Georgetown University’s Newspaper of Record since 1920

The Hoya

Georgetown University’s Newspaper of Record since 1920

The Hoya

Georgetown University’s Newspaper of Record since 1920

The Hoya

Music Artist Discusses Disability Culture During Intersectionality Series Finale

An award-winning music artist and advocate for the disability community performed her songs and discussed disability culture at a Feb. 6 event

Lachi showcased her songs “Far,” “Dis Education” and “Black Girl Cornrows,” which, like much of her music, touch on themes related to her racial and disabled identity. The event was the finale of the ongoing Intersectionality Series from Georgetown University’s Office of Student Equity and Inclusion (OSEI), which seeks to promote the diversity of identities at Georgetown.

During the event, Lachi discussed the need to ensure inclusion within the disability rights movement.

“For a long time, disability rights seemed to only be serving a certain type of person,” Lachi said. “And we wanted to make sure that folks of different races, different sizes, different genders, different sexual preferences, folks who were indigenous, folks of all different creeds were also being included in these laws.”

In addition to being a recording artist, activist and writer, Lachi also founded the Recording Artists and Music Professionals with Disabilities (RAMPD), an organization that works to increase disability inclusivity within the music industry. She also serves as the Diversity, Equity, Inclusion (DEI) Ambassador and New York Board Governor for the Grammy Awards and a consultant to various companies and organizations.

Lachi said intersectionality is crucial in disability culture.

“Disability culture has many meanings,” Lachi said. “We define disability culture as the music, the art, the words, the perspectives, the worldviews and the contributions of people with disabilities from all diversities.”

Olga Rocio Rivas/The Hoya | On Feb. 6., the Office of Student Equity and Inclusion hosted an event with musical artist and activist Lachi on the intersection of disability culture and the performing arts as a part of their Intersectionality Series.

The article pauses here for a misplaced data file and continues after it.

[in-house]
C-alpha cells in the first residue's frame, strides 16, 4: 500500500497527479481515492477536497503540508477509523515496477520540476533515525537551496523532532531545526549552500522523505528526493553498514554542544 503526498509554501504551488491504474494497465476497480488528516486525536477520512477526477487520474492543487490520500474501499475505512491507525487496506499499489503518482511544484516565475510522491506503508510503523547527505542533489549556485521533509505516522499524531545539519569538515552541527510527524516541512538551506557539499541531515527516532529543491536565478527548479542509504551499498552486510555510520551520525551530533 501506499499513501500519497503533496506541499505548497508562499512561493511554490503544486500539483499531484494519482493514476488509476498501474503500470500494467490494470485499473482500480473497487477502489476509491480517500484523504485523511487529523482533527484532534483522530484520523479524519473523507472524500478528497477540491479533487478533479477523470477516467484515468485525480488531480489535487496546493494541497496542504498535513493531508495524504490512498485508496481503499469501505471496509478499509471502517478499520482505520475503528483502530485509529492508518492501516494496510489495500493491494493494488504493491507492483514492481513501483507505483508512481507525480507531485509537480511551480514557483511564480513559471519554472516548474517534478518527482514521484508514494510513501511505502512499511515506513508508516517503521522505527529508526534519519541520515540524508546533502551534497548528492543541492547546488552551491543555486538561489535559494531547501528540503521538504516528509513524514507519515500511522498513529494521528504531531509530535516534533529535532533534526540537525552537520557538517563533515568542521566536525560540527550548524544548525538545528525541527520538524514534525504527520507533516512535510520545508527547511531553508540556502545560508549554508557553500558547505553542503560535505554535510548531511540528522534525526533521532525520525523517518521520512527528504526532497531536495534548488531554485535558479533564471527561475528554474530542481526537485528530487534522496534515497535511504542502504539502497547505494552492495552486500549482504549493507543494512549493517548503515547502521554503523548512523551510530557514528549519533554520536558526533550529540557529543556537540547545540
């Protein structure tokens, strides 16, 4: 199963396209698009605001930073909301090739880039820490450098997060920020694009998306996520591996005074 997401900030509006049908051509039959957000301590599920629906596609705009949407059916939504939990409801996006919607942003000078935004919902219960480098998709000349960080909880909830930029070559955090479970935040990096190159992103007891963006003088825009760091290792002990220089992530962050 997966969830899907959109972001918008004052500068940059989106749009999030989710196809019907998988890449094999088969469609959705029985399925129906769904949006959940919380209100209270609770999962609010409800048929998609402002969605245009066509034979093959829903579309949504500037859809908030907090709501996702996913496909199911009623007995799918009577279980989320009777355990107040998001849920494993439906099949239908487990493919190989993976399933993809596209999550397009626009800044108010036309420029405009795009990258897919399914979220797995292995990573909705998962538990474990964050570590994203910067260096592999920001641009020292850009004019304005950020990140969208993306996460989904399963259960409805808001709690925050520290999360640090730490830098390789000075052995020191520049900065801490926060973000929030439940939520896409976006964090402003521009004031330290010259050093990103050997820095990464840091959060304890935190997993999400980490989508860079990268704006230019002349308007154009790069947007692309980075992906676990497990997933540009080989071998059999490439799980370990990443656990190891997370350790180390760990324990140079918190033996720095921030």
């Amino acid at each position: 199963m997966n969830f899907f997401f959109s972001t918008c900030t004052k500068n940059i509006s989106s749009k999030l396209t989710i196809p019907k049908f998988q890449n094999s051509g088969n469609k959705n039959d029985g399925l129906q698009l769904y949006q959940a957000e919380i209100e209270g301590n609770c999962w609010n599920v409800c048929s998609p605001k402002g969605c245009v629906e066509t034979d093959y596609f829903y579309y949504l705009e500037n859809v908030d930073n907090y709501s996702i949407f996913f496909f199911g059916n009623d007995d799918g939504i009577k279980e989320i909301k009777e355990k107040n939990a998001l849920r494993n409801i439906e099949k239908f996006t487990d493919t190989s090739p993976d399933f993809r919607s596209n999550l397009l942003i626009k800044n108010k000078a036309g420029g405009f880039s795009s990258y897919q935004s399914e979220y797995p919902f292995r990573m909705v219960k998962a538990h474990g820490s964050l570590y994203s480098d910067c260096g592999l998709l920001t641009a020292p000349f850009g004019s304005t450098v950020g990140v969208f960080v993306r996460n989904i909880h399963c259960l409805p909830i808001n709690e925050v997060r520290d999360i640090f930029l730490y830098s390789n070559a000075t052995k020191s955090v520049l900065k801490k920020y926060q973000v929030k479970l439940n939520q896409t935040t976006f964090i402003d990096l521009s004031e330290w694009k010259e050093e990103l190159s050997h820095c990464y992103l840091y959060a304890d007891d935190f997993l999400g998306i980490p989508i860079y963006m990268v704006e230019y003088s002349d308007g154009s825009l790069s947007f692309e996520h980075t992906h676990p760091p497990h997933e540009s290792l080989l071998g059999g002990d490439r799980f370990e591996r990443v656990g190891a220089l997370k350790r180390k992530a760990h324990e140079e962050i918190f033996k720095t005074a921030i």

Lachi said the disabled community perceives disability culture as a collective journey of struggle, strongly and unconventionally overcoming hardships together.

“We see it as the navigation, the winds and the woes and the heroes of our disability community,” Lachi said. “Of having to navigate the world differently, a world that was not built for you. Of having to think creatively, of having to be innovative, resilient and driven.” 

“The disability story is the human story,” Lachi added.

Lachi said understanding her own multifaceted identity was important when finding support within the disabled community. 

“I identify as black, I identify as a woman, I identify as capital-Q queer, I identify as a daughter of immigrants, and I also identify as a person with a disability,” Lachi said. “I’ve got to say, the best community I started finding of people who started to care about what I had to say was actually the disability community.” 

The last third of the event included a brief Q&A led by student and Center for Multicultural Equity and Access (CMEA) intern Bilquisu Abdullah (CAS ’25)

Abdullah said bringing activists like Lachi onto campus provides a platform for diverse and underrepresented voices.

“Georgetown has a long erasure of voices that, quite honestly, are beautiful, deserve to be celebrated, deserve to be platformed,” Abdullah said at the event.  “And, it means a lot to me, specifically, seeing the origin story of the Disability Cultural Center being so expansively welcoming to people like me who maybe wouldn’t have felt as welcome on Georgetown’s campus four years ago.” 

OSEI coordinated the event with Georgetown Athletics, the Women’s Center, Disability Cultural Center (DCC), the CMEA and LGBTQ+ Resource Center, as a continuation of their Intersectionality Series. The Intersectionality Series has previously featured book launches and film screenings with speakers like sports journalist Katie Barnes, Georgetown professor of Jewish studies Julia Watts Belser, and artist Chella Man

DCC Director Amy Kenny said the series supports all Georgetown students, regardless of their identities, by promoting the unique cultures that accompany these identities. 

“We created a multi-modal series to invite our Georgetown community to engage with us in a variety of ways as part of our commitment to creating a culture of access,” Kenny wrote to The Hoya. “The Disability Cultural Center (DCC) celebrates disability as an intersectional identity through the transformative power of the arts, sciences, and community, which is what Lachi’s vibrant music is all about.” 

Women’s Center director Annie Selak, who attended Lachi’s performance, said bringing nontraditional representation onto campus allows students to observe different perspectives.  

“So often, we exalt people who followed a very traditional path to success,” Selak wrote to The Hoya. “The intersectionality series upholds that all paths and expressions are worthy.”

Adanna Johnson, Georgetown’s associate vice president for student equity and inclusion, said that even after the closing of the Intersectionality series, OSEI will continue to foster diversity on campus.

 “We center joy, we center power to those who have been historically powerless,” Johnson said.  “May the seeds planted during this series continue to grow, nourishing a community that thrives on the strength of its diversity and the shared commitment to collective wellbeing.” 

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